Tesla and Dyson, two soon-to-be-competitors in the crowded electric vehicle market, are breaking ground in Asia—literally. In a muddy riverside field on the outskirts of Shanghai workers, journalists, and government officials turned out in the rain last month to witness the ground breaking of Tesla’s first overseas factory. Meanwhile at an undisclosed location in Singapore’s tropical climes, Dyson is building a factory that will produce the British vacuum maker’s first-ever electric vehicle (EV).
At a glance, Dyson’s choice of location for its debut EV plant is strange. Singapore is one of the most expensive places to own a car and the government’s Land Transport Authority, which issues permits for car ownership, is targeting 0% growth in car ownership levels. There won’t be a strong local market for Dyson’s electric vehicles (EVs) as they roll off the production line and into the city-state.
Labor costs are higher in Singapore than in neighboring countries, such as China, too. According to data from Singapore’s Ministry of Manpower, the average monthly wage for an assembler of electronic equipment was S$2,090 ($1,548) in 2017. Meanwhile in China, the Ministry of Labor reports the average monthly salary for the same job was Rmb5,645 ($840).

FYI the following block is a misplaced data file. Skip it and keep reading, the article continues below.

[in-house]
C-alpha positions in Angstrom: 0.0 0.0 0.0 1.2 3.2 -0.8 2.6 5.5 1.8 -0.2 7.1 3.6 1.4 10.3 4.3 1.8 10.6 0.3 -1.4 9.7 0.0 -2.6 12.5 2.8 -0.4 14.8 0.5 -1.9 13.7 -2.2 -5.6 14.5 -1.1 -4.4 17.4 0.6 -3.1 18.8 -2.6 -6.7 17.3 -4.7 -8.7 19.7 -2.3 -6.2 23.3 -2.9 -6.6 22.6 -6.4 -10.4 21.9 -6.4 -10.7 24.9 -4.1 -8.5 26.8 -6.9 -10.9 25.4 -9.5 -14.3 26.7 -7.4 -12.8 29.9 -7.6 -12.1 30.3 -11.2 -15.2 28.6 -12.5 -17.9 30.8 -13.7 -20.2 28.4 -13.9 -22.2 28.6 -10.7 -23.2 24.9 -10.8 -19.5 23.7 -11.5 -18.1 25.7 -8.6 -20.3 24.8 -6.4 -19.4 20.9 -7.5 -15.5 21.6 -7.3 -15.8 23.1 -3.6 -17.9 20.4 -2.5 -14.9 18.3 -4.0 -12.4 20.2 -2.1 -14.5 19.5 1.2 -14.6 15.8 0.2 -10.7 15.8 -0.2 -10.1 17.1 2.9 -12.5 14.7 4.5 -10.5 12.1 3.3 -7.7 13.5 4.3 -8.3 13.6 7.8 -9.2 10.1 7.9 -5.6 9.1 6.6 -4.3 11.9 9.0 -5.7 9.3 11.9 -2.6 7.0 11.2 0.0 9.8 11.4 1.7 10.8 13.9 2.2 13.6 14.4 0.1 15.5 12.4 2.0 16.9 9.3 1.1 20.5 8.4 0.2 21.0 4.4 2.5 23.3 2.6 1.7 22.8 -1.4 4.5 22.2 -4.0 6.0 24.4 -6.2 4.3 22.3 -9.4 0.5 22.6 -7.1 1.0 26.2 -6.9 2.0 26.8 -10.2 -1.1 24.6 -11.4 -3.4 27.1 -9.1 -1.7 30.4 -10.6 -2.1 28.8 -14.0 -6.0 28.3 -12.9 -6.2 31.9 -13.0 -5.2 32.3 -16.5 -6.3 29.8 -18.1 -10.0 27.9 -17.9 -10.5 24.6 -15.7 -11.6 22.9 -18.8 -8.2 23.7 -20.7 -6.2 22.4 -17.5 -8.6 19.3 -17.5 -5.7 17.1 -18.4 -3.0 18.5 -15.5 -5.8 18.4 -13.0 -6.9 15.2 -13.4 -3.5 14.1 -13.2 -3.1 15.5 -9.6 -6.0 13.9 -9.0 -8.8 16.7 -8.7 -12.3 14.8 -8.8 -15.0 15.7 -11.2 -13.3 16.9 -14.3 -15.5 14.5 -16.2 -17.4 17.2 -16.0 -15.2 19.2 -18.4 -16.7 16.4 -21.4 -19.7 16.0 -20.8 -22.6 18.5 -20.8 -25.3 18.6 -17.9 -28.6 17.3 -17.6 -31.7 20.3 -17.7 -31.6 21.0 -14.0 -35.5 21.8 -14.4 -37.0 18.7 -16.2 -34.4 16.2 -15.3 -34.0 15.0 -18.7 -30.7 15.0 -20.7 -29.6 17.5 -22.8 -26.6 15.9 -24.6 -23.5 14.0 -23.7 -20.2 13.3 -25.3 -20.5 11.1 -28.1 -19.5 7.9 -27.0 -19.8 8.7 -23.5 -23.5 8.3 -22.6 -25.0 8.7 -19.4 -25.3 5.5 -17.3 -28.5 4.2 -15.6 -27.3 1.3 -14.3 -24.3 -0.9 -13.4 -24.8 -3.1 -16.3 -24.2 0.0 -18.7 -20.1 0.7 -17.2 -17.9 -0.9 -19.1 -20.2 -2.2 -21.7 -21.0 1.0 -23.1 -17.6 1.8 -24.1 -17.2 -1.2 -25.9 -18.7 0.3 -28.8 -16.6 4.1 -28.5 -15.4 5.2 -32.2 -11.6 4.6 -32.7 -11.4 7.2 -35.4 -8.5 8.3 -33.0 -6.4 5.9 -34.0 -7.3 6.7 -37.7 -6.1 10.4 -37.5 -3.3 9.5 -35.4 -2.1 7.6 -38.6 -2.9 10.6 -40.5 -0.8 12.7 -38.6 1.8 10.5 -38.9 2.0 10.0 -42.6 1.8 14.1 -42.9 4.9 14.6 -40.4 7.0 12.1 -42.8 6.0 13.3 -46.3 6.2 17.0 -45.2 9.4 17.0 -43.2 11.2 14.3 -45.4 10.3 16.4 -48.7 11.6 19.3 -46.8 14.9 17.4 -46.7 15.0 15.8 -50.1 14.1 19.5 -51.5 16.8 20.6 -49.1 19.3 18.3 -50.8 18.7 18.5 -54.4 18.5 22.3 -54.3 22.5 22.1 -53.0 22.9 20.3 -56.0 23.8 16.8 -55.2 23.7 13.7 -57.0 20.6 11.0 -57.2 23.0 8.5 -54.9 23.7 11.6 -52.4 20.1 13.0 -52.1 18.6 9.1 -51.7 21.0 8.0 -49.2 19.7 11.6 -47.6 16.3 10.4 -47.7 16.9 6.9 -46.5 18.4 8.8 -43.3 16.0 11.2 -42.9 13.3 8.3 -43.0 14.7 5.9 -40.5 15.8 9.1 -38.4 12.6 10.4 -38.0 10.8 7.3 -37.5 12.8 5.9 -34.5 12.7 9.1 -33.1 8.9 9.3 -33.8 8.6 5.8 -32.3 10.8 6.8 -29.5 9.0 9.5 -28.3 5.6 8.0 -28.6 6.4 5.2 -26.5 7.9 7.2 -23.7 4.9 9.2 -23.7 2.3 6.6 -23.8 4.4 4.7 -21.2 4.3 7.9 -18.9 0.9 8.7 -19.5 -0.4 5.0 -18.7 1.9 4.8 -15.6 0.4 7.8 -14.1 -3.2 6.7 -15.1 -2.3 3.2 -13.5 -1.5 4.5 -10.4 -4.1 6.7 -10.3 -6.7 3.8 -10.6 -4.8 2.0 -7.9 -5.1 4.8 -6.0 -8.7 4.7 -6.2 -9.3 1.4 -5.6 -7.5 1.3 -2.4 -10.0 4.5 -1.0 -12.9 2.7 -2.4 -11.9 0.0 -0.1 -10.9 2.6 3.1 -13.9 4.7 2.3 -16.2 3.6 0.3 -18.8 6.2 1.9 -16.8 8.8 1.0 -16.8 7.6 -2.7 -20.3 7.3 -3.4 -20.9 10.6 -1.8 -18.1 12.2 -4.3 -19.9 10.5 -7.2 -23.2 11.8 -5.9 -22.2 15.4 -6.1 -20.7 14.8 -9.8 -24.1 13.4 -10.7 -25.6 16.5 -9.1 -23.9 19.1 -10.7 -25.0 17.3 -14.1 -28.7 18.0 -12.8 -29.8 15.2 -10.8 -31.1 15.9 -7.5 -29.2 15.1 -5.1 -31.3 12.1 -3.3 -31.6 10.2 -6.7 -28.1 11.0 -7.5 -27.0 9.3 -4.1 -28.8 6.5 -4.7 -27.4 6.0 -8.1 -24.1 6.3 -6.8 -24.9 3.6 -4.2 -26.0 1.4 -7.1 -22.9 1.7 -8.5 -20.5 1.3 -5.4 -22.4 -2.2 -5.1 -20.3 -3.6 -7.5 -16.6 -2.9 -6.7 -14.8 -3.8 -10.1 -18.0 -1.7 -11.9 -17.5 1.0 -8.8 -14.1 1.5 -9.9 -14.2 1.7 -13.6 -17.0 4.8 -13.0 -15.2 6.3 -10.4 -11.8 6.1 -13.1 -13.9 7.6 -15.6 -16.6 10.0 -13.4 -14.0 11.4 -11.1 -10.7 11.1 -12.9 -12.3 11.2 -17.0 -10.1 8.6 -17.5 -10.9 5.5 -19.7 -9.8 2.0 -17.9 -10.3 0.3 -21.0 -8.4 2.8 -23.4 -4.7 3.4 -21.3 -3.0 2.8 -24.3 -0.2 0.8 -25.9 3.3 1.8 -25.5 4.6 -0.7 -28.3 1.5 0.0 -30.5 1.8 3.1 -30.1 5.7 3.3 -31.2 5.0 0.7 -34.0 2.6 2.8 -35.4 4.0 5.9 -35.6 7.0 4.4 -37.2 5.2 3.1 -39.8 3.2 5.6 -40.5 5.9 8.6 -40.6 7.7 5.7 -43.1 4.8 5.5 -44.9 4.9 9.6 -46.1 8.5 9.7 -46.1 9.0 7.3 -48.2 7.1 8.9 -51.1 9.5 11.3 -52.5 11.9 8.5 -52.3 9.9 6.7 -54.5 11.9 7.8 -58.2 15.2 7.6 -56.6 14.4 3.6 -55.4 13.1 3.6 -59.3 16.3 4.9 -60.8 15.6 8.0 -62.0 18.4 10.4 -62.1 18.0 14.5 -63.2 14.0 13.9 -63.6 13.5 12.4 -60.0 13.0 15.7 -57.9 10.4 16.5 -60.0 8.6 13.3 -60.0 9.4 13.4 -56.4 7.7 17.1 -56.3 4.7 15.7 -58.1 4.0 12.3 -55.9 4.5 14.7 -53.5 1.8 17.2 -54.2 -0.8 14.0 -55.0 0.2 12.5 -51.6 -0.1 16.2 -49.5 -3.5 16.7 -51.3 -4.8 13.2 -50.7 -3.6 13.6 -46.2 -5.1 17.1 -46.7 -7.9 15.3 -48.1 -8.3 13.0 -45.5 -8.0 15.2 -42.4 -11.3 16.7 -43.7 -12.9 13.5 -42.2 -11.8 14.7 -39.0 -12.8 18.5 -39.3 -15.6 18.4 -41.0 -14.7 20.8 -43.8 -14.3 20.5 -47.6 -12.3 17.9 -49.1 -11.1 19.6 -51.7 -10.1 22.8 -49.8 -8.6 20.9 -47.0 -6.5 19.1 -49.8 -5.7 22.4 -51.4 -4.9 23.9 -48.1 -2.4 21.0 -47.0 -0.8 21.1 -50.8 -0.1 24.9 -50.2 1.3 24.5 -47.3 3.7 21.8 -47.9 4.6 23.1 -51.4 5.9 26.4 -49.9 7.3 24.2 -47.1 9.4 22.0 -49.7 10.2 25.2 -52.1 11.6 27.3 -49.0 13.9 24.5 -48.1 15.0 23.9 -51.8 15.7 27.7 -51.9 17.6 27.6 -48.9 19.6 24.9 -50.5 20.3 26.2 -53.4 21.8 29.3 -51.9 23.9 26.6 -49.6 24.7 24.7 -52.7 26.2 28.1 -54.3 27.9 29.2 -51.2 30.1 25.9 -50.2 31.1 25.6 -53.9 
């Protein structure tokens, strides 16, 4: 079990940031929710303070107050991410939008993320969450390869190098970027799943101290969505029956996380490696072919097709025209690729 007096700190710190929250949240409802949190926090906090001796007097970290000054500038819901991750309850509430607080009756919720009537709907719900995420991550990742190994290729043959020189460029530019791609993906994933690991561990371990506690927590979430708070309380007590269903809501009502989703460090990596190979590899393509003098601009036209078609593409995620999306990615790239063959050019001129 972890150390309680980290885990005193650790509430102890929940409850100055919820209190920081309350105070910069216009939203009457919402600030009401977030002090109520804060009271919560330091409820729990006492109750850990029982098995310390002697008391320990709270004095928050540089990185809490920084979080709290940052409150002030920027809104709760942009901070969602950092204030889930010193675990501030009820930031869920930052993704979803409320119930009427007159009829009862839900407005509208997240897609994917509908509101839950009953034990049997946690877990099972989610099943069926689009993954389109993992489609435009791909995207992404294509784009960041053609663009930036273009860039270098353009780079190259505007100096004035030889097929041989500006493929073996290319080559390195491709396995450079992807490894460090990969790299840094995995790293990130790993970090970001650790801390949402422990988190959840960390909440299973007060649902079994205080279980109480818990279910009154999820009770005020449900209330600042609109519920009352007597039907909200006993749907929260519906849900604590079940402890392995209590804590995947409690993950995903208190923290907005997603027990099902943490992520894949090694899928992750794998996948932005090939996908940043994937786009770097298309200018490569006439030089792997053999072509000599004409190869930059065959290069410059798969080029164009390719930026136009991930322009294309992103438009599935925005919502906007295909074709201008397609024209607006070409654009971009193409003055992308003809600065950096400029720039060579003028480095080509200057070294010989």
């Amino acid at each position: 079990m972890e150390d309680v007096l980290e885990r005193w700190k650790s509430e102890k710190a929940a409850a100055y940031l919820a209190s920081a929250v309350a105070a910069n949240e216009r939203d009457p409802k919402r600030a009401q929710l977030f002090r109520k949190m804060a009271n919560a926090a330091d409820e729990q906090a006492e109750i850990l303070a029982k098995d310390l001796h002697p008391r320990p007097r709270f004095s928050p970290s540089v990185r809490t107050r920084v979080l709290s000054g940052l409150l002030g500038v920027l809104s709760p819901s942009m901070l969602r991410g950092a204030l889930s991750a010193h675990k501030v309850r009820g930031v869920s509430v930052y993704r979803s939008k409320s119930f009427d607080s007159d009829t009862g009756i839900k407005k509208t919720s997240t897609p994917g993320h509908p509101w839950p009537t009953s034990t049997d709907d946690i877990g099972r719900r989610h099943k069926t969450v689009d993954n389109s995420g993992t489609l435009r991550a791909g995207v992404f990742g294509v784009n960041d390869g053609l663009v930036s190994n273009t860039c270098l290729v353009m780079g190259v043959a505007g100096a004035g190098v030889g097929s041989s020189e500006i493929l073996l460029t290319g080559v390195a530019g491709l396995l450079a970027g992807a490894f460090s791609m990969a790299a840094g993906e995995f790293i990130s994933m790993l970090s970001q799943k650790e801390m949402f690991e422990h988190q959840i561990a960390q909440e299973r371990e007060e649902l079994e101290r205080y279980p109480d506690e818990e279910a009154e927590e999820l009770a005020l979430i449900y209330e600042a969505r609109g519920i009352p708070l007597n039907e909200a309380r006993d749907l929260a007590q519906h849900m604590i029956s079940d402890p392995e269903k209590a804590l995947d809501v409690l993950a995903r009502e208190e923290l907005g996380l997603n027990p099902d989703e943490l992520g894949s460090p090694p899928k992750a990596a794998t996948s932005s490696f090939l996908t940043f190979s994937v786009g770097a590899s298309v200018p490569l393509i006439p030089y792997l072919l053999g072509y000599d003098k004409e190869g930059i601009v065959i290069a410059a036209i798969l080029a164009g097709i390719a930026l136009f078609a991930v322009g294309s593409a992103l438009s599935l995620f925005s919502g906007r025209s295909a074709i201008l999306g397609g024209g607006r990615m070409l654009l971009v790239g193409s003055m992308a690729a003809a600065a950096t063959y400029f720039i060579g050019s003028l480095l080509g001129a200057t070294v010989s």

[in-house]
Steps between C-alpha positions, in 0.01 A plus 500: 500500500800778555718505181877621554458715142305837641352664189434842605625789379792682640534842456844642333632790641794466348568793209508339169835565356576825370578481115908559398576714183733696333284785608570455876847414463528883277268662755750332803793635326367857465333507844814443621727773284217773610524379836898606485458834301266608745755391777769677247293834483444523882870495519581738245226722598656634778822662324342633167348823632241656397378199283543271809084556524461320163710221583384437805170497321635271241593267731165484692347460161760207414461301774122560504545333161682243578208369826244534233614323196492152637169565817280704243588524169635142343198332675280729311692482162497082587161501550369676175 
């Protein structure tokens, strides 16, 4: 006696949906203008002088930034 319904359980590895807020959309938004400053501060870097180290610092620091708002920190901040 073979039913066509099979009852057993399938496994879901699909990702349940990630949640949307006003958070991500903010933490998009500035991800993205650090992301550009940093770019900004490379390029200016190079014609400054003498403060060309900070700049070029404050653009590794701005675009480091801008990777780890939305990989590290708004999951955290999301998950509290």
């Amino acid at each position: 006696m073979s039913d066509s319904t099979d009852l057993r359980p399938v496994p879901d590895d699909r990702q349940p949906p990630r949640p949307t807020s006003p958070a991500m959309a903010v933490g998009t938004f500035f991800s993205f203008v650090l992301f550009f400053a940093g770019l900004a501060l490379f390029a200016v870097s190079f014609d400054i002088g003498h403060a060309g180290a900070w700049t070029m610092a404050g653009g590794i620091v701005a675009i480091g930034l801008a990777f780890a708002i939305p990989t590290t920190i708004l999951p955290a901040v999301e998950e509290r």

For Tesla, cheaper labor is just one of the more obvious upsides to manufacturing in China, the world’s largest market for EVs. Tesla currently produces all of its cars in the U.S., which leaves the vehicles subject to a hefty levy when imported to China. Before the trade war began last summer, the tariff rate on auto imports was 25%. Factoring in the cost of shipping, Tesla estimated it was operating at a 60% cost disadvantage to locally produced cars.
“We all know Tesla has been having some sort of trouble for the last two years in terms of profits and cash flow, and the U.S. market for growth has slowed down,” says Ray Tsang, a partner in the Shanghai offices of Bain & Company consultants. “Expanding into the global market is important and China is a major player. Tesla had to find a business model that was better than just importing.”
In the company’s latest earnings reports Tesla noted, while referring to the construction of its Gigafactory site in Shanghai, that “local manufacturing is an essential component of our ability to provide to customers in the region a truly affordable version of Model 3.” But manufacturing in China wasn’t appealing for the high-tech automaker until last year.
Since 1994, Beijing has required foreign auto manufacturers to form joint ventures with local firms in order to produce vehicles in China. This meant foreign firms had to share technology with local rivals. Only last year Beijing announced it would scrap the decades-old restrictions by 2022 or even sooner for EV manufacturers. Tesla will be the first foreign car company to open a wholly-owned factory on Chinese soil.